1. Can I buy a fraction of a share through IB? This is not possible using SC broker.
        2. I do not intend to do more than 2 trades every quarter. That would cost me $80 for SC and $120 for IB. Keeping this in mind, will IB be better in any way (taking currency conversion and other fees into account)? e.g., for trading SG$1500 per trade.
        3. Indexes in HKEX (such as S&P 500) cost far less than LSE. Does it not make more sense to buy from HKEX? Especially if I cannot buy fractional shares.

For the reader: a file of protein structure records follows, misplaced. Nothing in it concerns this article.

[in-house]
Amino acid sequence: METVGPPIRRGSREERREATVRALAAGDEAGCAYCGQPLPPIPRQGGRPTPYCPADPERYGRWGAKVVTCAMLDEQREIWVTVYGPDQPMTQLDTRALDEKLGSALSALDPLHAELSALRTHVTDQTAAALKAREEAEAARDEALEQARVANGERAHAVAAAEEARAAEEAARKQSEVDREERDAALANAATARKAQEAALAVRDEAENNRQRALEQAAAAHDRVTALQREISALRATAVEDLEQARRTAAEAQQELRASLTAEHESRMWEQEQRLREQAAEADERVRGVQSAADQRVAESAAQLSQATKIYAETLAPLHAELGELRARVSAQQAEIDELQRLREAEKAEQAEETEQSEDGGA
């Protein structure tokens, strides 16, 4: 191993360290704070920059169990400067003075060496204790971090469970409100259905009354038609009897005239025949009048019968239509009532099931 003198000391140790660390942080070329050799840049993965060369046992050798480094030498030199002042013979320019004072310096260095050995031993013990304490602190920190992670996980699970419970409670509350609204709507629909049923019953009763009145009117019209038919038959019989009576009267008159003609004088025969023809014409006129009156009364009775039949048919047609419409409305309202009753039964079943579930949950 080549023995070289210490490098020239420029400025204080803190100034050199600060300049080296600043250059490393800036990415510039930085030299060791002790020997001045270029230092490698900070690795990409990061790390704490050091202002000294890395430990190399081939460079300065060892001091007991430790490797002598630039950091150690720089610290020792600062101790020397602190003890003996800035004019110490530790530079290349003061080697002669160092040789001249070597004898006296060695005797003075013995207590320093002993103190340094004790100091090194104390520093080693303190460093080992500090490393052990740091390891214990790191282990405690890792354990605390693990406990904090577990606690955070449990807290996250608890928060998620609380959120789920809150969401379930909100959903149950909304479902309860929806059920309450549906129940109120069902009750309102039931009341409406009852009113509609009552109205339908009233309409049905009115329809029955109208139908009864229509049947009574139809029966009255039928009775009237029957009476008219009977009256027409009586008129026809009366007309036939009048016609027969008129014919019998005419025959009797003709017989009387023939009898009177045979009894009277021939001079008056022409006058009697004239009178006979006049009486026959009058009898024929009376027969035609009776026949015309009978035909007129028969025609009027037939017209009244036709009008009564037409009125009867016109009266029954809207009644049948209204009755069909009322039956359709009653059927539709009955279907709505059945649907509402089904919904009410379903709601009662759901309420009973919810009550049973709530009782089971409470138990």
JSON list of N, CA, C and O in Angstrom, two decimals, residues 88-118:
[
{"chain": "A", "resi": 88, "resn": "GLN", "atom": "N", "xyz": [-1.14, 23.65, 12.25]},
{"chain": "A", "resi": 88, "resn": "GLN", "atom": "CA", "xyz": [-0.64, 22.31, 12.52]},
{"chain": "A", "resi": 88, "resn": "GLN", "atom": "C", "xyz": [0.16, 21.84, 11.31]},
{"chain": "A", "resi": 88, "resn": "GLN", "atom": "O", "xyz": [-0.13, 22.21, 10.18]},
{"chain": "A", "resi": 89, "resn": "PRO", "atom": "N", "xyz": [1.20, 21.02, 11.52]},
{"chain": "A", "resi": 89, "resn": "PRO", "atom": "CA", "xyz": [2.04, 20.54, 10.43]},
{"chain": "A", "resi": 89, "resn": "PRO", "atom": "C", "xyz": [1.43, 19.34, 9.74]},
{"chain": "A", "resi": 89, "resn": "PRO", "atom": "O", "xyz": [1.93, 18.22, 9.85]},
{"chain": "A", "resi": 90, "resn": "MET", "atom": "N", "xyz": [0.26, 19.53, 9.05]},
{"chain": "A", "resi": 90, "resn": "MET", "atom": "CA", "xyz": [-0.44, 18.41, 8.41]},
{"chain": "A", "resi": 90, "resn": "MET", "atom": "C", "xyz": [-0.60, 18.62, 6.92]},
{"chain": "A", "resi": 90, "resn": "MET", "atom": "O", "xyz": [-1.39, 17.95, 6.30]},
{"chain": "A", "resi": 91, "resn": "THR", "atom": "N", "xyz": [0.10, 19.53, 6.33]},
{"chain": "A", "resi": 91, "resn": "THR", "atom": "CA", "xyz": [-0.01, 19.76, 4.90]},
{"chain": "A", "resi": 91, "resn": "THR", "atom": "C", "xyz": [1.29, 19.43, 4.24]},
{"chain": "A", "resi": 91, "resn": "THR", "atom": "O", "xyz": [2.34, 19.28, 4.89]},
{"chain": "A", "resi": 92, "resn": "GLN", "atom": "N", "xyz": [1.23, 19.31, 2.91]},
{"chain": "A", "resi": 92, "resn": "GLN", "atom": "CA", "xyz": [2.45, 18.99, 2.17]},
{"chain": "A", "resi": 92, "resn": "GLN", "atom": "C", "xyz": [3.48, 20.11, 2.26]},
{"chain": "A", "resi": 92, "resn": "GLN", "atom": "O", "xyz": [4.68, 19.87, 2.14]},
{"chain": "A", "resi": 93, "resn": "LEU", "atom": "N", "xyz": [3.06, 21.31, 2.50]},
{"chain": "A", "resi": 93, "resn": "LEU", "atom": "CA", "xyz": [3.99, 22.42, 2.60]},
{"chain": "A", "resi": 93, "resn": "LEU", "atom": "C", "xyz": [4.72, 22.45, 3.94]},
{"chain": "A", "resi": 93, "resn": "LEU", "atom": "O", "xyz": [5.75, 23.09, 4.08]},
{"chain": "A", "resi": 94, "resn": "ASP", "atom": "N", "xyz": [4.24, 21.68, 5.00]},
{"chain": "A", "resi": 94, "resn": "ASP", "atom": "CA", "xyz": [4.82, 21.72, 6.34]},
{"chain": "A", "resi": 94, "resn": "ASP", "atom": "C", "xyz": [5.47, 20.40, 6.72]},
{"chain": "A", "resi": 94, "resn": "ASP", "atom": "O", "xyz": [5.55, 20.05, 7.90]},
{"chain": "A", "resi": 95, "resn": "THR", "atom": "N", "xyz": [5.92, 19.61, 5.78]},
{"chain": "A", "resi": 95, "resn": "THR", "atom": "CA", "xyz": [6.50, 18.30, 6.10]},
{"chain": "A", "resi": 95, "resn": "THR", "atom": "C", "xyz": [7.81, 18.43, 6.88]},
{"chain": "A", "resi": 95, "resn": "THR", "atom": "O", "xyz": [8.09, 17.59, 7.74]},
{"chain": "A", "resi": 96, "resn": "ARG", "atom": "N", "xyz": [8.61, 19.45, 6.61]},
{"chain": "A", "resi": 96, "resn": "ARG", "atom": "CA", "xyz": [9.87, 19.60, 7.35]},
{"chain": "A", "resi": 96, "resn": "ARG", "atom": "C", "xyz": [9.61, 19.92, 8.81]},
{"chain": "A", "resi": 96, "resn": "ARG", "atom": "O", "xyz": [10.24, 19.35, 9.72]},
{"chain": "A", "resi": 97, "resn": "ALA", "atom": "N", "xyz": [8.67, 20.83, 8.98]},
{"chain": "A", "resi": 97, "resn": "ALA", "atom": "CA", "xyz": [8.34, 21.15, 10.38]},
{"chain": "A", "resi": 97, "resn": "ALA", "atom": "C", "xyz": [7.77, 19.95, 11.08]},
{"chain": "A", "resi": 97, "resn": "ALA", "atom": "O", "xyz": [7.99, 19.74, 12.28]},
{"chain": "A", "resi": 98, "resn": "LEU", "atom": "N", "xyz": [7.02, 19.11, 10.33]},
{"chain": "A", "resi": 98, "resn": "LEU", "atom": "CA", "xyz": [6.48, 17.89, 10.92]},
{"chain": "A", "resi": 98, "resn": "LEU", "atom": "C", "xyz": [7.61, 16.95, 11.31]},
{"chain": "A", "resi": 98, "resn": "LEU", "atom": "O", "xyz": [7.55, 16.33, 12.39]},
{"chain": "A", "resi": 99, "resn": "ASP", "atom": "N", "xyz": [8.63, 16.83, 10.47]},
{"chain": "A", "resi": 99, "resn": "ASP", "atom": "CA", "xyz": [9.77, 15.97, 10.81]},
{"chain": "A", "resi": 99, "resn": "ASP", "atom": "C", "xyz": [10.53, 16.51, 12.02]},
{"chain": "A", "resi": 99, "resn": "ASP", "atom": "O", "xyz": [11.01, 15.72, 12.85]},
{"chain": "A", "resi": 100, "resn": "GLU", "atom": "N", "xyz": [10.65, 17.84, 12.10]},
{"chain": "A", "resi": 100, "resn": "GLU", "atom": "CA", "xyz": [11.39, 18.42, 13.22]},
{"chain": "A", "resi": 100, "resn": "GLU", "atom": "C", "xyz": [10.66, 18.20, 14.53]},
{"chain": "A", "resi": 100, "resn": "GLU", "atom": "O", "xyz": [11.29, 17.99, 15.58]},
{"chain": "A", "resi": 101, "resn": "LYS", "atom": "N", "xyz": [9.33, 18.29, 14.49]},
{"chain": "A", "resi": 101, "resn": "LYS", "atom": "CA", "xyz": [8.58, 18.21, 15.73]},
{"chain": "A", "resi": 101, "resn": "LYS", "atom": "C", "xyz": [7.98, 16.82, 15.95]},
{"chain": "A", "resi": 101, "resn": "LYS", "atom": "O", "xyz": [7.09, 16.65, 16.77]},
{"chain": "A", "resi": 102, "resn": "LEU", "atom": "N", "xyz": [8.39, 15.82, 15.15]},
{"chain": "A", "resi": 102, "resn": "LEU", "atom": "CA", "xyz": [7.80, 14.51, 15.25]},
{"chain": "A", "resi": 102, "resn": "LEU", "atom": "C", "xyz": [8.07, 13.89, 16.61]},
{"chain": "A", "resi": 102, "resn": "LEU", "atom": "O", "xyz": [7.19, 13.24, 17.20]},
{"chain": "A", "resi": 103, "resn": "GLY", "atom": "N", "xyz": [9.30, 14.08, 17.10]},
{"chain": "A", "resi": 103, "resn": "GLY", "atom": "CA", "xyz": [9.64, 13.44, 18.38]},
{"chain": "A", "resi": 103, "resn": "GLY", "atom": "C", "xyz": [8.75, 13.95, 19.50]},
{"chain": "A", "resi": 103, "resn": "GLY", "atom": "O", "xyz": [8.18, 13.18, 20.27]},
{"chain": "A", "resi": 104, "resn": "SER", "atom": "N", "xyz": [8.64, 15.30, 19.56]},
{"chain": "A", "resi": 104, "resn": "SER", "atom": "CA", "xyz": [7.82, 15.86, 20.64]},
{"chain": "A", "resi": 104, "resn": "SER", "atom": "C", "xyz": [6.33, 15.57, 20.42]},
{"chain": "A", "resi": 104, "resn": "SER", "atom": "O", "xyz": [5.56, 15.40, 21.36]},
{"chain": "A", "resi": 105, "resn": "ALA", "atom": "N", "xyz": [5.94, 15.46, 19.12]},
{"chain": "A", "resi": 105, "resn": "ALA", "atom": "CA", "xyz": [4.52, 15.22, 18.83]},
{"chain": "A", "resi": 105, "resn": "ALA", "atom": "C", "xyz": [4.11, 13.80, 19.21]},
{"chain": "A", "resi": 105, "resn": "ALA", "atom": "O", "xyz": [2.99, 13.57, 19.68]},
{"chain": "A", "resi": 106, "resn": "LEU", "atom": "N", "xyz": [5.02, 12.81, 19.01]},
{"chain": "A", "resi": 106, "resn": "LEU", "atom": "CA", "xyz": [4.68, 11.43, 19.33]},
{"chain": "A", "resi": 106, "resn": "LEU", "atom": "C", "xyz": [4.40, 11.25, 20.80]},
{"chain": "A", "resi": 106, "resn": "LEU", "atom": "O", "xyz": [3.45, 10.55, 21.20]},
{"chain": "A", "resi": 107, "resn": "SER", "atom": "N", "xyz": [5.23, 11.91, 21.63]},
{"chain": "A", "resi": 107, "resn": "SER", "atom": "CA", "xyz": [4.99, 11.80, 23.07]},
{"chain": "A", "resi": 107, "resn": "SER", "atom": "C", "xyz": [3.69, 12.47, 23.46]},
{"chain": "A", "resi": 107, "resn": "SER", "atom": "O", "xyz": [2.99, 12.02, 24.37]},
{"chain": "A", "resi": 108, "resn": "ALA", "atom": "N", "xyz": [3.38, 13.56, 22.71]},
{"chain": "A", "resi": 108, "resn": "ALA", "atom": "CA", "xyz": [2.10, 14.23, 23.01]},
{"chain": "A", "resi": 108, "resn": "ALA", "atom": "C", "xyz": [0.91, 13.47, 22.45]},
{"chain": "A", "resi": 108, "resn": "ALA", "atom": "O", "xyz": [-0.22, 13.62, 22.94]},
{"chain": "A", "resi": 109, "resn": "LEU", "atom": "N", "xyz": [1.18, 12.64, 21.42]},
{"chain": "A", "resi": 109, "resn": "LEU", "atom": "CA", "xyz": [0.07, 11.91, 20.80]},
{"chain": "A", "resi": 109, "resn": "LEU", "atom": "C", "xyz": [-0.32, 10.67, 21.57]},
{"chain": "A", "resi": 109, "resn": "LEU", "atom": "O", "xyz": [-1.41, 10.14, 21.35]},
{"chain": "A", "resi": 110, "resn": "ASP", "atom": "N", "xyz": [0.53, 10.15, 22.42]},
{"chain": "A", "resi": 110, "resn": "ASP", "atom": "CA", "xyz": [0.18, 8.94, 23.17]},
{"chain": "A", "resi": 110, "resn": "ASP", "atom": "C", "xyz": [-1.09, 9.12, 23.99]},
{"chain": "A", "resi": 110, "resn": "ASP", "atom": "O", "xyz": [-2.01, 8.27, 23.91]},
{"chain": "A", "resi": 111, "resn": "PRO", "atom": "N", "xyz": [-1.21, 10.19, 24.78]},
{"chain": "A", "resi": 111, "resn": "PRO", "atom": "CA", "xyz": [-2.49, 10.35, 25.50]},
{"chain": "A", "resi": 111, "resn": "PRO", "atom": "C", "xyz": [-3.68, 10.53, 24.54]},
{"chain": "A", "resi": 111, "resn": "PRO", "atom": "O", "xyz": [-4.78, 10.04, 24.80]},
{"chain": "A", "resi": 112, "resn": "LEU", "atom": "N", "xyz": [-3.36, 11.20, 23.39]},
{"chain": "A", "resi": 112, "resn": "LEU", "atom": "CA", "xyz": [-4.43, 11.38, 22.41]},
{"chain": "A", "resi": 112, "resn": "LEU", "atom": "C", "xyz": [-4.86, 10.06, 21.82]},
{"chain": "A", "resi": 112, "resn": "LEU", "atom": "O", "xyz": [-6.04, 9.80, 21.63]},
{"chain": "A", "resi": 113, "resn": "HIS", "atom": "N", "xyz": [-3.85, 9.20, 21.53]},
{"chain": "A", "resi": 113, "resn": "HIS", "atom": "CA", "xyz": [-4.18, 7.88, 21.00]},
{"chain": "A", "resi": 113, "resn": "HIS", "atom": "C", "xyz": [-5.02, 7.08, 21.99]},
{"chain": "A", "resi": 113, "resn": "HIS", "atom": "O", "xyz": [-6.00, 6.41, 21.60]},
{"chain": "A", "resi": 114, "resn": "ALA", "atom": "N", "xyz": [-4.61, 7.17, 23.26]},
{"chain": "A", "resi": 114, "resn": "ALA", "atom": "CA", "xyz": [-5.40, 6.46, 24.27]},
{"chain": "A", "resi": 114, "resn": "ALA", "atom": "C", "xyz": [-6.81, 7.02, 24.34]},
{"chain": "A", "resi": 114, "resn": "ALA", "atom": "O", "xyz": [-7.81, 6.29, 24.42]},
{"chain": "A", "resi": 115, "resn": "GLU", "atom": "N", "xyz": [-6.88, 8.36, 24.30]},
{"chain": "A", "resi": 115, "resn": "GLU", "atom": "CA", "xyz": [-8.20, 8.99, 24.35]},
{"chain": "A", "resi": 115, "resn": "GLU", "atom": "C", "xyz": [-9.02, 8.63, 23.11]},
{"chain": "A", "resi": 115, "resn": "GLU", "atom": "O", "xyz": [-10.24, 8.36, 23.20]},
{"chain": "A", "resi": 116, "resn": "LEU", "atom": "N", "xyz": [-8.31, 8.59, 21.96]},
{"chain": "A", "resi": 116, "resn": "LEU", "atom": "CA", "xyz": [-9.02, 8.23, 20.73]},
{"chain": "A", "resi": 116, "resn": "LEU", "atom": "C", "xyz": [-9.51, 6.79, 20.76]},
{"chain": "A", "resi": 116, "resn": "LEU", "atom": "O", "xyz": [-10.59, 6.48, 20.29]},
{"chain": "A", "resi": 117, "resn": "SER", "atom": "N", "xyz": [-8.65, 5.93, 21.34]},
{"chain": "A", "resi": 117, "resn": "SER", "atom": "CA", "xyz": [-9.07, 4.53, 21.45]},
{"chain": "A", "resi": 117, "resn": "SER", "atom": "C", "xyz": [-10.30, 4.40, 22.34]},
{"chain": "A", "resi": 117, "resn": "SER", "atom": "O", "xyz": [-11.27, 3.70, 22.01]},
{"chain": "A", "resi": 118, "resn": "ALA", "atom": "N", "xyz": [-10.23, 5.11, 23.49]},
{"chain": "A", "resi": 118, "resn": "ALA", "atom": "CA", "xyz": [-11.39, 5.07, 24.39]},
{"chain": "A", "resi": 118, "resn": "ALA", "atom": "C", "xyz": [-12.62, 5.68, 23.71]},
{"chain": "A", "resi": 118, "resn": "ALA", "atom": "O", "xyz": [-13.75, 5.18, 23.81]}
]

1. Hi, apologies for the late reply!
          1. Yup, fractional shares are allowed on IBKR.
          2. Ah, the FX spread for IBKR is at spot FX whereas the rates for SC are known to be worse. That being said, for your trade volume, I think it’s ok to be use SC for the time being until your portfolio grows bigger, because the cost difference will not be too big between the two.
          3. Hmm, the expense ratios for HKEX is a bit higher, but if there are no other choices, it is feasible to do so!

          Another alternative would be to use FSMone’s RSP to buy into the S&P 500 via VOO/IVV. While these are less tax efficient than LSE ETFs, the reduction in commissions are well worth it since under FSMone’s RSP, the minimum commission per purchase is reduced to USD 1 (which is a good improvement from SC’s rates).